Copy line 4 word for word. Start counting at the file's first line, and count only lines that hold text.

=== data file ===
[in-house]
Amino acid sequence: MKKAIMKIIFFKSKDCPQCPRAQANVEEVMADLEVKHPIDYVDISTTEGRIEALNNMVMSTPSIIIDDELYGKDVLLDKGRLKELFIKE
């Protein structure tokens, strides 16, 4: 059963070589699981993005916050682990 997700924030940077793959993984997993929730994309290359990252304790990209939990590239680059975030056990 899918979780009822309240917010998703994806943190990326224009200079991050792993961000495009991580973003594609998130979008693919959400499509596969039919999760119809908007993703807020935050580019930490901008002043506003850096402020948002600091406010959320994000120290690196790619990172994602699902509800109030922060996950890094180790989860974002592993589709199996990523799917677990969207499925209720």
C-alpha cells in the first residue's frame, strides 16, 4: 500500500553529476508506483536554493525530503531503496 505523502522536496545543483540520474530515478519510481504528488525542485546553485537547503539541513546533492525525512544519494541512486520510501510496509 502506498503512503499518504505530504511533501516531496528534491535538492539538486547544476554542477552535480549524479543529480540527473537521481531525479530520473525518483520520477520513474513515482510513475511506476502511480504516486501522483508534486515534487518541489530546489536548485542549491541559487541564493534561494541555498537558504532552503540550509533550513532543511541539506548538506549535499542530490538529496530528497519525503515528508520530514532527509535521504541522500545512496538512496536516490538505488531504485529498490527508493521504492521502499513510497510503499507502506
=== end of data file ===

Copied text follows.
C-alpha cells in the first residue's frame, strides 16, 4: 500500500553529476508506483536554493525530503531503496 505523502522536496545543483540520474530515478519510481504528488525542485546553485537547503539541513546533492525525512544519494541512486520510501510496509 502506498503512503499518504505530504511533501516531496528534491535538492539538486547544476554542477552535480549524479543529480540527473537521481531525479530520473525518483520520477520513474513515482510513475511506476502511480504516486501522483508534486515534487518541489530546489536548485542549491541559487541564493534561494541555498537558504532552503540550509533550513532543511541539506548538506549535499542530490538529496530528497519525503515528508520530514532527509535521504541522500545512496538512496536516490538505488531504485529498490527508493521504492521502499513510497510503499507502506